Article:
Many people divorcing now seldom consider asking for spousal support, perhaps believing that it is no longer part of divorce settlements. That is incorrect; spousal support, otherwise known as alimony, is alive and well, and failing to be informed about this potential source of financial support could be detrimental to you and your financial future. Make sure that you don't disregard this provision in your divorce agreement by reading below for 10 facts that you need to know about spousal support.
1. Spousal support was first initiated to help bring some equality to the spouse who had given up their career or educational opportunities to take care of minor children. Though not as common as it once was, many people do still choose to make this sacrifice for their children and this form of support still exists to help bridge earning disparity.
2. You can begin receiving spousal support while still married as long as you have a legal separation agreement in place specifying spousal support.
3. In most states, the awarding of spousal support has no connection to fault, but is instead based on the financial needs of one spouse. Although some states still allow at-fault divorces, spousal support may be viewed as a separate factor and not tied to fault.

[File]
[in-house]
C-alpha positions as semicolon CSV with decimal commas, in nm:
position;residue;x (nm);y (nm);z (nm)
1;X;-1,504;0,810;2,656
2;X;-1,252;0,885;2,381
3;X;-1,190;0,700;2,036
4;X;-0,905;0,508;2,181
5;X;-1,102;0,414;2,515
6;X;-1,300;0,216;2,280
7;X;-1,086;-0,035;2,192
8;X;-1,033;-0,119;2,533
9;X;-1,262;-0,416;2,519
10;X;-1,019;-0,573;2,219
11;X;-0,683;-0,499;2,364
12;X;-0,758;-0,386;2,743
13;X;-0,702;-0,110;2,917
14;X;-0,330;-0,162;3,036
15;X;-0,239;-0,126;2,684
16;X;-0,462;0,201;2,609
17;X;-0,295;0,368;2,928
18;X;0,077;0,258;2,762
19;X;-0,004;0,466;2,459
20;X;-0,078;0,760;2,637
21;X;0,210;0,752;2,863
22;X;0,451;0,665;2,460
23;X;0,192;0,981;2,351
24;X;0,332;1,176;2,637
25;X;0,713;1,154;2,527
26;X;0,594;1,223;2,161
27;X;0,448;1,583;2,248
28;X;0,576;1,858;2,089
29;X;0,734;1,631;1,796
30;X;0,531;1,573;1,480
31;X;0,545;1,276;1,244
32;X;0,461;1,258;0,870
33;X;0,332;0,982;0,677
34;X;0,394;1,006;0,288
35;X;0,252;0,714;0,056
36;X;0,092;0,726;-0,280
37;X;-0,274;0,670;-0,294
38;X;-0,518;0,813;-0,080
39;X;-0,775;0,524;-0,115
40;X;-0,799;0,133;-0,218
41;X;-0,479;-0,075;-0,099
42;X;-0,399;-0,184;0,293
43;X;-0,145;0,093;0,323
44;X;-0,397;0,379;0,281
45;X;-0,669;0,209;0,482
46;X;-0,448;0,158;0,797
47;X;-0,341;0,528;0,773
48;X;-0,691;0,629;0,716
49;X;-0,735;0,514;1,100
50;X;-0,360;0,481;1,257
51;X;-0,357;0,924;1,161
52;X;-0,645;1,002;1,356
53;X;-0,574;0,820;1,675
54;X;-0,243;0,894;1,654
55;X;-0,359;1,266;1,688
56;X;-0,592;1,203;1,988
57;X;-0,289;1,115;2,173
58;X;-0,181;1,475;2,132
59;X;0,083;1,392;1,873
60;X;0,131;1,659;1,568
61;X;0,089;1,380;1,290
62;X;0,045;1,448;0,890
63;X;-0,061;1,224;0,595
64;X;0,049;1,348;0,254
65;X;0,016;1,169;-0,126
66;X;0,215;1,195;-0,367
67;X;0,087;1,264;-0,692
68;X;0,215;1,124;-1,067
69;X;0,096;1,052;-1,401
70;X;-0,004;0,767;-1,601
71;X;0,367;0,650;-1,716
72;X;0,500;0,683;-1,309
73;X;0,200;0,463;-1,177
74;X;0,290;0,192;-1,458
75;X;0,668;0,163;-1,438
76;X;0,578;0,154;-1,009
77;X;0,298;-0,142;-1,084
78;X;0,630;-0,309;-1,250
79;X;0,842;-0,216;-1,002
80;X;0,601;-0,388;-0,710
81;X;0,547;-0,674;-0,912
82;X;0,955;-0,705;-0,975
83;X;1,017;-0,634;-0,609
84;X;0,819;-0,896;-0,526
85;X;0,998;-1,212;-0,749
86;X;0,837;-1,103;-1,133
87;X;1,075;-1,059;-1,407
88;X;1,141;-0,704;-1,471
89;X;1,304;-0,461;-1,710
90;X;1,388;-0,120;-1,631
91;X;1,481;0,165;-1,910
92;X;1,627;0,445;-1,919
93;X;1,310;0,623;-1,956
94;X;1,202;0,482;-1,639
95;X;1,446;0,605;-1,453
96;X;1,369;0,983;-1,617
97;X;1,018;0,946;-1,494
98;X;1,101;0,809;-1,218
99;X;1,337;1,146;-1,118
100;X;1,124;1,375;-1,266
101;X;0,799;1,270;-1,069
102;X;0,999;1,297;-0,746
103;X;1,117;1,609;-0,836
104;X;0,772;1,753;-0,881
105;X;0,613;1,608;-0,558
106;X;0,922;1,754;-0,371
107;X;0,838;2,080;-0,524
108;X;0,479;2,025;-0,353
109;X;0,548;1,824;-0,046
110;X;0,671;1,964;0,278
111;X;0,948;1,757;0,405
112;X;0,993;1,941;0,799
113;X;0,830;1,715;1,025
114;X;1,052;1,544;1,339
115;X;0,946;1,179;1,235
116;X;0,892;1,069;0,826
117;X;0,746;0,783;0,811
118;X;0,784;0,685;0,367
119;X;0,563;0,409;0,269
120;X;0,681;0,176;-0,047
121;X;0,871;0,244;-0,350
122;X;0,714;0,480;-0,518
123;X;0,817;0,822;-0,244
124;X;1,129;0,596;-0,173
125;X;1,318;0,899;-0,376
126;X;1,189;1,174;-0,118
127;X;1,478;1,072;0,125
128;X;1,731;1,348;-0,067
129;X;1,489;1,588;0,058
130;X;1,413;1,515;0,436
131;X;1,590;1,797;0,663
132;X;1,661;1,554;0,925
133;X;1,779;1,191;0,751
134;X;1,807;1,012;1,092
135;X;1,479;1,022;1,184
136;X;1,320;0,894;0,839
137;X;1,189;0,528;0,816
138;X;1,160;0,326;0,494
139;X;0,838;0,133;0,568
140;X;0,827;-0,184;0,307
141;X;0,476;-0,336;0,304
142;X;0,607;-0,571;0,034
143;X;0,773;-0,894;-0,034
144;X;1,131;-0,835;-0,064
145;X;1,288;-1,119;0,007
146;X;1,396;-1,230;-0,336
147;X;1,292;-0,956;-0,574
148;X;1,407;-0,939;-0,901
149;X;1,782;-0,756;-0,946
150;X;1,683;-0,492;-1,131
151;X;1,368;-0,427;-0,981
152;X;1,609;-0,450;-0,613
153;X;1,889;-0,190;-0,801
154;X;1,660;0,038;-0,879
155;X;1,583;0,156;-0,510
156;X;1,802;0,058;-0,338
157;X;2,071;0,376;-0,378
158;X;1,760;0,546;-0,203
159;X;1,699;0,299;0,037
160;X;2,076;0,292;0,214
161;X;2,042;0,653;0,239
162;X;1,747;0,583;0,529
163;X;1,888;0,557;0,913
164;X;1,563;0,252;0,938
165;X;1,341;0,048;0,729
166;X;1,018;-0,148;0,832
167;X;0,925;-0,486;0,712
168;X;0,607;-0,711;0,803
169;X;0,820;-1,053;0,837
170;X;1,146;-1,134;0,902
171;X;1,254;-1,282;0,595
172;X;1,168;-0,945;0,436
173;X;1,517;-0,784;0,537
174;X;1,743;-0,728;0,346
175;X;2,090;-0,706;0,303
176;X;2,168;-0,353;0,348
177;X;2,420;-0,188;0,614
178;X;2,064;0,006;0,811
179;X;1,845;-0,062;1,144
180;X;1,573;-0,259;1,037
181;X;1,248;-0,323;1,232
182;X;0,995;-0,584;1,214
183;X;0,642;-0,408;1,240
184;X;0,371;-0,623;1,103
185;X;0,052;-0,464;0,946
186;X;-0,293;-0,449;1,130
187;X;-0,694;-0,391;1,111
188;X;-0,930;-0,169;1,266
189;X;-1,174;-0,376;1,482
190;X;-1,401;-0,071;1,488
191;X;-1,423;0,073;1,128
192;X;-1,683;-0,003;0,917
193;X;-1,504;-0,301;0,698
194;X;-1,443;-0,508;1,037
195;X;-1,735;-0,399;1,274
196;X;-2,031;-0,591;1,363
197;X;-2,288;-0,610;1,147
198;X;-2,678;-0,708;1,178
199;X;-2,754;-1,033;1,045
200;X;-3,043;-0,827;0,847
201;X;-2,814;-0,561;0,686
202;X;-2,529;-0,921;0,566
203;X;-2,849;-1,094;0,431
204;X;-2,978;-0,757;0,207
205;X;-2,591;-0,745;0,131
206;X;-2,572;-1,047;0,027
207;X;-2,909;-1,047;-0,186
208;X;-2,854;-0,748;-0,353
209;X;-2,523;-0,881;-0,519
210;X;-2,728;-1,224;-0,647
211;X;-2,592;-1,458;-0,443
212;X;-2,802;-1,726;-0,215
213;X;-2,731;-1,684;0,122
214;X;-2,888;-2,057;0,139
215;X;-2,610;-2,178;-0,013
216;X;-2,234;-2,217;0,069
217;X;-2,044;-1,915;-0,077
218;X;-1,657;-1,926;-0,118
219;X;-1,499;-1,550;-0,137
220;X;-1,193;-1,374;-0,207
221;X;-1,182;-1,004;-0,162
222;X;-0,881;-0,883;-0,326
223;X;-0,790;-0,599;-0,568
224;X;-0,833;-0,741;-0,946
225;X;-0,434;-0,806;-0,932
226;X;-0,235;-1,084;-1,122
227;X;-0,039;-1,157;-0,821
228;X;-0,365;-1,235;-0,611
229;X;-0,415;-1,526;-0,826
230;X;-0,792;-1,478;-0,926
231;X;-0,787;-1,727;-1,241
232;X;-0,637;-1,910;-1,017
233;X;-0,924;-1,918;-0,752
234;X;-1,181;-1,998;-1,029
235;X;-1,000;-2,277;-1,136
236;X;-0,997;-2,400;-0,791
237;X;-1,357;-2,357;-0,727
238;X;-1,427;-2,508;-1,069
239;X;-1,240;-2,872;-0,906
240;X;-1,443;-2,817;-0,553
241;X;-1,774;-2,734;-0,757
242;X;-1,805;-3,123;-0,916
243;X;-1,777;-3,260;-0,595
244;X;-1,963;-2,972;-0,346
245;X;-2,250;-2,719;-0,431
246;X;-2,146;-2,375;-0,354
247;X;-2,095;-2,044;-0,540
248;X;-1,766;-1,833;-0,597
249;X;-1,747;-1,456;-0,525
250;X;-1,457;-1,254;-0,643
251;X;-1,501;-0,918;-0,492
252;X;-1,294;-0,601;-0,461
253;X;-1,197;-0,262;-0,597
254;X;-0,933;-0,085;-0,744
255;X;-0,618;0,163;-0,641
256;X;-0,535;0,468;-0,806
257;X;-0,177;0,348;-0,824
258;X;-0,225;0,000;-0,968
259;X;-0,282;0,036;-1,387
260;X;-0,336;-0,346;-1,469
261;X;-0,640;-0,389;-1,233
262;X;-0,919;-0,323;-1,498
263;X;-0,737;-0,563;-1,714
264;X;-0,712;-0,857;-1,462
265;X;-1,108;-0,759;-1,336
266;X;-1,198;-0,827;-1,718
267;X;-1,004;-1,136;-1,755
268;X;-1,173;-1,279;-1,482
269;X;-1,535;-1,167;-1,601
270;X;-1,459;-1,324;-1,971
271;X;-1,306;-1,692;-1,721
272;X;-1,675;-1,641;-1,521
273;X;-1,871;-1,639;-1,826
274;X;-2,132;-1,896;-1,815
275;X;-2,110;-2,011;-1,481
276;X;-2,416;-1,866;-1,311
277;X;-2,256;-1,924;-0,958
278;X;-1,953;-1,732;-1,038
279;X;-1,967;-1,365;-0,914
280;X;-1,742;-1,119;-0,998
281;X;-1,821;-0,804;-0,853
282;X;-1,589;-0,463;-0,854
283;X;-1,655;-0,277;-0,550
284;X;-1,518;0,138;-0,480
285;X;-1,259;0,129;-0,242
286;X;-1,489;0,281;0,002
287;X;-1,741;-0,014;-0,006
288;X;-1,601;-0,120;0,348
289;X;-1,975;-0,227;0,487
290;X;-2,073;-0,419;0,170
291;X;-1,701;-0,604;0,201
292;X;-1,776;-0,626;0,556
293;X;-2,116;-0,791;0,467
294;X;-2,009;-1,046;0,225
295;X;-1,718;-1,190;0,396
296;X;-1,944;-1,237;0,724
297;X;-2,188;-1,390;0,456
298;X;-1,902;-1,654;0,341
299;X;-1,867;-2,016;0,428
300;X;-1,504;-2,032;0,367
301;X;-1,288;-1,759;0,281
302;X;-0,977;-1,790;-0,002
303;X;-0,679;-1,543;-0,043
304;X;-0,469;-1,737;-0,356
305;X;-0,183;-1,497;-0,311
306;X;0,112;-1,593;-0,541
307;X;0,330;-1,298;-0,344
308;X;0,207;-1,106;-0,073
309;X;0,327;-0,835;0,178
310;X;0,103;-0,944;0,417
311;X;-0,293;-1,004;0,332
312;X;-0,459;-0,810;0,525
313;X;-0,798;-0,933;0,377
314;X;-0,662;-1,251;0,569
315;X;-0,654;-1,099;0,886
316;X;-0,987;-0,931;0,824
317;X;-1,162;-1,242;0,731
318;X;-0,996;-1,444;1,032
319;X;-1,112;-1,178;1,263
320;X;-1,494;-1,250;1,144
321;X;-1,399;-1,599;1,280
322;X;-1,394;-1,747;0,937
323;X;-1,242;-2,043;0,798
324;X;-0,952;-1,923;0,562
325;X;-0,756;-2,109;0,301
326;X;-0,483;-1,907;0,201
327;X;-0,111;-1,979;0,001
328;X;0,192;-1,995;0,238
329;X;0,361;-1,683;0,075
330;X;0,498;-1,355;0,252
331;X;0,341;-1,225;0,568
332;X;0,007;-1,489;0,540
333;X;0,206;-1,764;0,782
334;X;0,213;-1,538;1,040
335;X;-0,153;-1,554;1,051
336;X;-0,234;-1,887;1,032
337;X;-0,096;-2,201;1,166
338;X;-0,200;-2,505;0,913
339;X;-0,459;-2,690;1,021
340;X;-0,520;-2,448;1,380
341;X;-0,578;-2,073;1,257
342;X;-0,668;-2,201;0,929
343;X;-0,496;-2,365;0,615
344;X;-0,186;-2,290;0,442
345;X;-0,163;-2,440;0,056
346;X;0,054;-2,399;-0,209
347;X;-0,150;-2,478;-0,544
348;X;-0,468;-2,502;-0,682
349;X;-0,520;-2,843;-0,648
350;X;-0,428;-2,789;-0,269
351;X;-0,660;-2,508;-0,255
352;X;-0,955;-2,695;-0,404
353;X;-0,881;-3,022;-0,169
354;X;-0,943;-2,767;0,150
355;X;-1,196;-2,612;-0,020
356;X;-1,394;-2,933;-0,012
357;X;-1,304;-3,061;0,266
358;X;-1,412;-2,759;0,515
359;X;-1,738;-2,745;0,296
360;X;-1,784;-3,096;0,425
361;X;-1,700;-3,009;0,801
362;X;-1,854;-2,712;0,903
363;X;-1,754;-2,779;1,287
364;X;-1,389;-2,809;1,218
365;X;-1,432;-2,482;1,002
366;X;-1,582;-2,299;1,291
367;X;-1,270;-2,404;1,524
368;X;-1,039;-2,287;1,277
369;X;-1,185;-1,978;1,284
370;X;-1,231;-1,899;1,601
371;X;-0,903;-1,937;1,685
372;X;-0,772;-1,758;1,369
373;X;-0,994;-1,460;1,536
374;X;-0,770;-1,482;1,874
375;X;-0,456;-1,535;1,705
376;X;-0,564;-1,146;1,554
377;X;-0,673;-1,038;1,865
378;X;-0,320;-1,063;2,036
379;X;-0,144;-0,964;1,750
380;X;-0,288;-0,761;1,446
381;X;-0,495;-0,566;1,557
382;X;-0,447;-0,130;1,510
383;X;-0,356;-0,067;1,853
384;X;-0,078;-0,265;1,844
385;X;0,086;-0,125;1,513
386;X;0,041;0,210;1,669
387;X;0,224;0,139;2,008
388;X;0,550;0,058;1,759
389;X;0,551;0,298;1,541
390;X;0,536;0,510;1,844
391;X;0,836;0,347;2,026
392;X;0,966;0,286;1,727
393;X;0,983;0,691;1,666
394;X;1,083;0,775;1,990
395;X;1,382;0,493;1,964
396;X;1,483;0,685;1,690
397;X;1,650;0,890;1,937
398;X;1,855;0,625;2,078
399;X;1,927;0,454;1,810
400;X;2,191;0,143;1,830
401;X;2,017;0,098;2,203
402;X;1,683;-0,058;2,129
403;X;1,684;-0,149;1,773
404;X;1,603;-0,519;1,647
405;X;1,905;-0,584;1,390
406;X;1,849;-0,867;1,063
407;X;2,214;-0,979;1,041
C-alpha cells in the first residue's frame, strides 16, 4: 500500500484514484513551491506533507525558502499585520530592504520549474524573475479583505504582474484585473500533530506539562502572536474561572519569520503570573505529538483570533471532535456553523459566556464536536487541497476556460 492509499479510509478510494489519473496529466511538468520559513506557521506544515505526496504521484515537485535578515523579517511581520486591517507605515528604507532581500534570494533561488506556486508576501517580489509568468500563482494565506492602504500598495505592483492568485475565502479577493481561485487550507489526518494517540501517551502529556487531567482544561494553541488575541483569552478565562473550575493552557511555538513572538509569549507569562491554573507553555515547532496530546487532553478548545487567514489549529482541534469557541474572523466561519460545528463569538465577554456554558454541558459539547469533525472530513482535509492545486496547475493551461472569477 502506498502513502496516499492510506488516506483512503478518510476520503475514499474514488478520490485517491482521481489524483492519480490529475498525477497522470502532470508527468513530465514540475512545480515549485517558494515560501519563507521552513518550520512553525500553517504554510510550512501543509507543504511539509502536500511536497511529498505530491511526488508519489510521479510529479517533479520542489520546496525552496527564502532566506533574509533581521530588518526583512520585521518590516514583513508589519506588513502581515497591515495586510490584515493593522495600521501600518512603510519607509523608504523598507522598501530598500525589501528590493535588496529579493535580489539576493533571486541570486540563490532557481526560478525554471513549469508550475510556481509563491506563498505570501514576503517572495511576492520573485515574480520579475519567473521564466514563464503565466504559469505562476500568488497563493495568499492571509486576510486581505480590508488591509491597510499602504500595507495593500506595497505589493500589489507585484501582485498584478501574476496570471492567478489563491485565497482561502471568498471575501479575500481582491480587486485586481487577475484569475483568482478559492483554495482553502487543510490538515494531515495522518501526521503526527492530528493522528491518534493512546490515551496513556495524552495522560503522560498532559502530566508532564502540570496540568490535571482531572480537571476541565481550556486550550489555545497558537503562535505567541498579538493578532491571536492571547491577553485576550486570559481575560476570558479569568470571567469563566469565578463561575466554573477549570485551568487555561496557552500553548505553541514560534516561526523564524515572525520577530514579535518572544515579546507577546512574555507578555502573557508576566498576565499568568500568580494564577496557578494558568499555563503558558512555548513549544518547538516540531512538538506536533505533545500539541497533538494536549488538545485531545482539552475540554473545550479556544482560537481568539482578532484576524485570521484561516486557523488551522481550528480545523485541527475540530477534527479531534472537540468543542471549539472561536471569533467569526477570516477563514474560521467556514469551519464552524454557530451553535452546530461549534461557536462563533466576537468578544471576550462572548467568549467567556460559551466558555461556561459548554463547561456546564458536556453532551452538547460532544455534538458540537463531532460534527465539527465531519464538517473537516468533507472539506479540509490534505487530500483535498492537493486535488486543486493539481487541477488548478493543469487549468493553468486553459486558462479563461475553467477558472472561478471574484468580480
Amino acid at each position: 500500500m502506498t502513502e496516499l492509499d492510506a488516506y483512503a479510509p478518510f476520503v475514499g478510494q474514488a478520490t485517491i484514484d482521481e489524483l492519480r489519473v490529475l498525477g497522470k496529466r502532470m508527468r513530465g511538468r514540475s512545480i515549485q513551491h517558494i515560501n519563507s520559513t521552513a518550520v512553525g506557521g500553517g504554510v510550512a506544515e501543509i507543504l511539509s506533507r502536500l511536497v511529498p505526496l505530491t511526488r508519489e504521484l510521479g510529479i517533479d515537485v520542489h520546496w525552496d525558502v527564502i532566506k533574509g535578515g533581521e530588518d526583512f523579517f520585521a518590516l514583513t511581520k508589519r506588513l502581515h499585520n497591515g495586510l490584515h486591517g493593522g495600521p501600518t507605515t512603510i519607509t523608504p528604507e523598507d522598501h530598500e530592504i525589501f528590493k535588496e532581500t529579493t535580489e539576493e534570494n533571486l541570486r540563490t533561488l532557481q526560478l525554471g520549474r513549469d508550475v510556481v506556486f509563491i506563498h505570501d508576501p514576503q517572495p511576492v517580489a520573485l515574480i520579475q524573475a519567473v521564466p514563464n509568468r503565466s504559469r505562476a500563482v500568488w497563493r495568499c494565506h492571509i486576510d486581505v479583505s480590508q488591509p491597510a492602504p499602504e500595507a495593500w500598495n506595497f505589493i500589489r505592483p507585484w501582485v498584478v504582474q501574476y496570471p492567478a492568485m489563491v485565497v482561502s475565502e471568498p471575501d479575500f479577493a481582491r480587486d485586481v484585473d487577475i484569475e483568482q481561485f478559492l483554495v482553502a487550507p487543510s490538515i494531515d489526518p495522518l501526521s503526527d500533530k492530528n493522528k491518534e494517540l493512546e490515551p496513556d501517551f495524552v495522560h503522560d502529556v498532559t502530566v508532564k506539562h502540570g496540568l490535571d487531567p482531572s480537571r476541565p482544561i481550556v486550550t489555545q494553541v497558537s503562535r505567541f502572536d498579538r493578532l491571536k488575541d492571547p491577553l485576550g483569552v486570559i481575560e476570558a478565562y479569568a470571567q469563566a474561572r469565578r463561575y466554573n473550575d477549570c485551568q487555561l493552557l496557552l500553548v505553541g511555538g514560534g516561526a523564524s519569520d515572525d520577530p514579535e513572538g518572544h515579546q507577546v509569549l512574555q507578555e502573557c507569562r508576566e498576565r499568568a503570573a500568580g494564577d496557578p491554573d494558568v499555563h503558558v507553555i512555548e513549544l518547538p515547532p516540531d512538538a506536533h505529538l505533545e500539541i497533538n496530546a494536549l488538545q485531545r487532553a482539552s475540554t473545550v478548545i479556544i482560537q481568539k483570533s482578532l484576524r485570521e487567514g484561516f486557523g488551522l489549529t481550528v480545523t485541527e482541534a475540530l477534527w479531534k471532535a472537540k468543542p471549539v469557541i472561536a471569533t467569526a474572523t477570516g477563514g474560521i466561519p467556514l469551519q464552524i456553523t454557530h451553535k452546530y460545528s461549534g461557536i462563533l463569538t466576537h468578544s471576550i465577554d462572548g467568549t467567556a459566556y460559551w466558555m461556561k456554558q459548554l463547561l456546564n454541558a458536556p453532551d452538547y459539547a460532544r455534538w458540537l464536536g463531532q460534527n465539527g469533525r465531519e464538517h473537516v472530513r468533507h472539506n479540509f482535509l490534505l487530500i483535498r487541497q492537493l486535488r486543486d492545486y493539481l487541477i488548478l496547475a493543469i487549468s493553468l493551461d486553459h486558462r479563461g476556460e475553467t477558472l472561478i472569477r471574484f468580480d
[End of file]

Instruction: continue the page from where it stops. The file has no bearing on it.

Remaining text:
4. The higher earner in the relationship will be the provider of spousal support, which can be either the man or the woman.
5. Spousal support becomes a legally binding court order when filed with the divorce decree, but can be difficult if not impossible to add later. Make sure you don't miss your chance to have this provision included.
6. Permanent support is uncommon, but temporary support can go on for several years. Depending on the circumstances, you may be awarded support that continues for your lifetime, with the support being provided for you in your ex-spouse's will.
7. Temporary support is sometimes known as rehabilitative support, which allows a spouse an opportunity to attend college or get job training.
8. Once an agreement has been filed with the court, it can always be amended to reflect changes in income or other circumstances.
9. You may be able to negotiate a lower spousal support payment that last longer, even with your remarriage, in lieu of a higher temporary amount. Your particular financial needs will dictate this issue, so discuss with your attorney the best option.
10. You will need to pay taxes on any spousal support you receive, so look at the big picture and consider substituting spousal support for more property.
A careful evaluation of your financial situation should be performed, along with an in-depth consultation with both your divorce attorney and a financial consultant. Make sure you don't miss out on this valuable financial benefit. Speak with a divorce attorney from a firm like Eschbacher Law for more information.